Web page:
Barack Obama defied Chinese criticism Saturday to meet with the exiled Tibetan spiritual leader the Dalai Lama, DPA reported.
However, the meeting was held behind closed doors at the White House, and not in the Oval Office. The media were excluded from the meeting.
Earlier Saturday China called on the United States to the meeting, saying it was a interference in China's internal affairs.
"China steadfastly opposes any form of meeting between senior foreign government officials and the Dalai Lama," Foreign Ministry spokesman Hong Lei said.
Obama last met with the Tibetan Buddhist leader and Nobel Peace Prize winner in February after the White House had delayed a meeting scheduled months earlier. Meetings between the US presidents and the Dalai Lama typically prompt denouncements from Beijing.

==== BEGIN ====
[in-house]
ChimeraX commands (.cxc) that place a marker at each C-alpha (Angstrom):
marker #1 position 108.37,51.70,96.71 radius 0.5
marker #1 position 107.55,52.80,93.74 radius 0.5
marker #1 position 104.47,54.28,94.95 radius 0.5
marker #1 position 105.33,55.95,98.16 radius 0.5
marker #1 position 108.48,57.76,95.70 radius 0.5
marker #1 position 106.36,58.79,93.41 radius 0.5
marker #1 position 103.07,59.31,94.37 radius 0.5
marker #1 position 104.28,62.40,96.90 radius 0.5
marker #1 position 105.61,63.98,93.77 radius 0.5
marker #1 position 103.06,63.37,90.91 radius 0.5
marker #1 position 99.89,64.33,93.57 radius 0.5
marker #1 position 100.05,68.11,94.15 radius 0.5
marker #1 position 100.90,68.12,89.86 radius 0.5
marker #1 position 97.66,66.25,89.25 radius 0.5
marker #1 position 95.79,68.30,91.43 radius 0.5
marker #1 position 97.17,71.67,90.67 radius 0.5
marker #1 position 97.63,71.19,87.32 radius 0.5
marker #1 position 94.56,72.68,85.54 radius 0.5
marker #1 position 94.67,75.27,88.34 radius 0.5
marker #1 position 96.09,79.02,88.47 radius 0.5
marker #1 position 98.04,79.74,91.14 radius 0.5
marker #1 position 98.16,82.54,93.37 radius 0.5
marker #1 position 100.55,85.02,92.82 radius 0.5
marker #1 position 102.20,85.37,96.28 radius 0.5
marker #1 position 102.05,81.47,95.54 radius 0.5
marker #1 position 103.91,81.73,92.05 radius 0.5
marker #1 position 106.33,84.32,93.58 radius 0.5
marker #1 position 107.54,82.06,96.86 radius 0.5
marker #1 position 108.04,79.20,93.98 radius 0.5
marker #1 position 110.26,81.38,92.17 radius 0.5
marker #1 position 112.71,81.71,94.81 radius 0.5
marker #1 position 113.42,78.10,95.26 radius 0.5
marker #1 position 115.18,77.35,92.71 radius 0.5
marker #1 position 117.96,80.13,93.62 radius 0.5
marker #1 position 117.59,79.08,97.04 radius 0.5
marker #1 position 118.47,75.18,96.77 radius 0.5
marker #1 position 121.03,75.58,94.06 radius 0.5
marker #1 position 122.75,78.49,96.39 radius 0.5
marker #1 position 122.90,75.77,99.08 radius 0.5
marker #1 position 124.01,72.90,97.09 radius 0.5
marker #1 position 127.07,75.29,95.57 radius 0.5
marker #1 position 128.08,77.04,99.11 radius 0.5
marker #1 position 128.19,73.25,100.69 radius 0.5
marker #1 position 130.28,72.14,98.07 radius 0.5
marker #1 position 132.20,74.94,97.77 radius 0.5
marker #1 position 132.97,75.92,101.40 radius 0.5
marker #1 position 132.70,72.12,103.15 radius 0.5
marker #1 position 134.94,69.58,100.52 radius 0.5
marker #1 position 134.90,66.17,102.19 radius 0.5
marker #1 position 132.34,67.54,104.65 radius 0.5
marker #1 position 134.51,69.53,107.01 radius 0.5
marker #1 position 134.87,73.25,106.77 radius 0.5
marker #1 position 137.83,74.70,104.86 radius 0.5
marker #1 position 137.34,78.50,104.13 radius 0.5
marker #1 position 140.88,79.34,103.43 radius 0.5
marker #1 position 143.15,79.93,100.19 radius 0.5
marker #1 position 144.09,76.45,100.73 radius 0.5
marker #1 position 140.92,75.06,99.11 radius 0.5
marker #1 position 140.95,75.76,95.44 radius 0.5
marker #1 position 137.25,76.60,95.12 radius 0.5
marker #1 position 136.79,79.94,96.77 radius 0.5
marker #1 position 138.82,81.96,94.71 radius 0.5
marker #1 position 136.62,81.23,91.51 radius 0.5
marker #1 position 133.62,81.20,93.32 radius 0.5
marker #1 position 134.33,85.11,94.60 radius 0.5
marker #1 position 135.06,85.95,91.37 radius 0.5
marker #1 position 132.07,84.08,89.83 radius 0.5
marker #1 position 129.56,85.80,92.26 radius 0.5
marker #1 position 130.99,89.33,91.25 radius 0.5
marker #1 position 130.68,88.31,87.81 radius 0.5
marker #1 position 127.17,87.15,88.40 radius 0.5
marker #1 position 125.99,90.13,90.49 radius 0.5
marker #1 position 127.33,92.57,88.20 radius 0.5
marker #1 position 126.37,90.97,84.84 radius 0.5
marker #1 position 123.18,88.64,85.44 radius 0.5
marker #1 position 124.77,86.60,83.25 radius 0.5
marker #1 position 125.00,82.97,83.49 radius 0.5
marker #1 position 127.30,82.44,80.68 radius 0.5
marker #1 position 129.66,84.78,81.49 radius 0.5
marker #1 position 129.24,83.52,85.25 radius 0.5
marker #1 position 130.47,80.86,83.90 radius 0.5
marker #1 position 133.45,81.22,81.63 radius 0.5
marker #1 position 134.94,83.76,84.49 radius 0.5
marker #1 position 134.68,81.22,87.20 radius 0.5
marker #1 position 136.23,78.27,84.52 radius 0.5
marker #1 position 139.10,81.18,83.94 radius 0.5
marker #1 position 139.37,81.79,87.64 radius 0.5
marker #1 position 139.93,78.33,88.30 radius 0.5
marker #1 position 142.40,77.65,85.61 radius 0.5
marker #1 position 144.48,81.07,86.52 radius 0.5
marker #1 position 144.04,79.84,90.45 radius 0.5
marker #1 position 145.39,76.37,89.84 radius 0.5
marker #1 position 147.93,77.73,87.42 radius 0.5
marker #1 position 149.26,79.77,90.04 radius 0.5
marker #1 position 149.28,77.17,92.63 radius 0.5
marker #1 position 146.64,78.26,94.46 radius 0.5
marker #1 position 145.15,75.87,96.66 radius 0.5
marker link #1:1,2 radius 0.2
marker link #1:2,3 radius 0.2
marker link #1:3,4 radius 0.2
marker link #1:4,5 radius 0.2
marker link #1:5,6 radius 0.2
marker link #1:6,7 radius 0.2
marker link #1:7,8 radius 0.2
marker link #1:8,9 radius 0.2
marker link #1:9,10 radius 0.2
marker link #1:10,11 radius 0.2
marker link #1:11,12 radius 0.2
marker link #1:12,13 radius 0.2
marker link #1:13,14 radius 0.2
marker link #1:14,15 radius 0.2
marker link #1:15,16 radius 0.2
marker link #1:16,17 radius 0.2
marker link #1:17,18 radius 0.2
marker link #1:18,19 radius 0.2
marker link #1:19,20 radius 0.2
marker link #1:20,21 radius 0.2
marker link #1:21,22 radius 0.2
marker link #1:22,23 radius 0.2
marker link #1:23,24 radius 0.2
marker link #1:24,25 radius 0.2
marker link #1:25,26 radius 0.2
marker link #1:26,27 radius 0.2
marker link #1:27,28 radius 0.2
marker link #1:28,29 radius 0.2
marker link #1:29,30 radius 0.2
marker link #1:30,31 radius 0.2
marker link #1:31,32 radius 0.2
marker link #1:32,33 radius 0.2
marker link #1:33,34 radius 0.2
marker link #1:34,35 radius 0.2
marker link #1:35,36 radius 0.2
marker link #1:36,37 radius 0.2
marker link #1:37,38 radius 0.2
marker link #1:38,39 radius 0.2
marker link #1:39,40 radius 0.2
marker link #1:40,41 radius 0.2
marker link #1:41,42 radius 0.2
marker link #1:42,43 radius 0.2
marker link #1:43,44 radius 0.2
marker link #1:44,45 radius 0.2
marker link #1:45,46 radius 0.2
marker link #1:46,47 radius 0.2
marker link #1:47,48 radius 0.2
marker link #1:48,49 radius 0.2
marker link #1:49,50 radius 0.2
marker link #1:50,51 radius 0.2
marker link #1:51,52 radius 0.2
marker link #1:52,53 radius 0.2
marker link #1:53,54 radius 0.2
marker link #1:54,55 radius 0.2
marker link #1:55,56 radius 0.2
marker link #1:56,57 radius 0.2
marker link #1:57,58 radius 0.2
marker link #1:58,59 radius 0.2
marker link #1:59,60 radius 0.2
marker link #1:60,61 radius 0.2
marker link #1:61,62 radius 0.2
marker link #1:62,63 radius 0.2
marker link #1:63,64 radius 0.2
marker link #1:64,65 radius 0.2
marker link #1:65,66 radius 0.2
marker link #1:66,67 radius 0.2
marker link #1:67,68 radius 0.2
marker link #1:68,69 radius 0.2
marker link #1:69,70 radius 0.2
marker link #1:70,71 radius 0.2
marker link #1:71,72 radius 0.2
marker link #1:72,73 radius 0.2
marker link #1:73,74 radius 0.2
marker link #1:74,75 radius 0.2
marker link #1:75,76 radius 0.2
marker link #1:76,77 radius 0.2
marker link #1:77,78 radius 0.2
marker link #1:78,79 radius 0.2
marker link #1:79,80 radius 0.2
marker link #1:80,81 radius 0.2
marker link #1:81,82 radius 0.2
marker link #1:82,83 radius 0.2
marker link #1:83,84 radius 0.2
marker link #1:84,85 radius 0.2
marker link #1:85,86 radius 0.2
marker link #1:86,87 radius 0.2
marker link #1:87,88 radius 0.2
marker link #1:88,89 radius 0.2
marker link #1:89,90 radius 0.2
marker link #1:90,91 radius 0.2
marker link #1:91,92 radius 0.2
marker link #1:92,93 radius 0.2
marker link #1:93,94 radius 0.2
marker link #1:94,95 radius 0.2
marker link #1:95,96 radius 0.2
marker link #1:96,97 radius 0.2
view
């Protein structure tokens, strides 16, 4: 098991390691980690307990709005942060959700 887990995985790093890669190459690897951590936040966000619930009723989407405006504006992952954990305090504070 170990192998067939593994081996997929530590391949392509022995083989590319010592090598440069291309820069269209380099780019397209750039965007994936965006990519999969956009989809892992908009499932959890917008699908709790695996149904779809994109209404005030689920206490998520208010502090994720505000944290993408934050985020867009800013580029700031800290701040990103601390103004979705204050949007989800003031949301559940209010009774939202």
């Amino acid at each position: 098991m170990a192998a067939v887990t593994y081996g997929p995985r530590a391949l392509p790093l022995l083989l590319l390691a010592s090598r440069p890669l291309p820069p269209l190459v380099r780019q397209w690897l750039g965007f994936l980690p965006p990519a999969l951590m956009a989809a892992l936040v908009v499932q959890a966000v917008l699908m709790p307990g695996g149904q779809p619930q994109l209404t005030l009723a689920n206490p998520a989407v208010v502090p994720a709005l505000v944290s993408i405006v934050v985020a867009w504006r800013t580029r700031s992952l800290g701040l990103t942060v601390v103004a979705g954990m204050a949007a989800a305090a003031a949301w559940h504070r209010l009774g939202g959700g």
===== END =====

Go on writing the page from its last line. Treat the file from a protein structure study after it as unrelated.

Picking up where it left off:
"This meeting underscores the president's strong support for the preservation of Tibet's unique religious, cultural and linguistic identity and the protection of human rights for Tibetans," the White House ahead of the closed-door talks.
"The president will highlight his enduring support for dialogue between the Dalai Lama's representatives and the Chinese government to resolve differences," the White House said.
The Chinese government views the Dalai Lama as the key figure advocating Tibetan independence and resents meetings between him and other world leaders.
The Dalai Lama said he does not seek independence for Tibet but wants great autonomy for the region within China.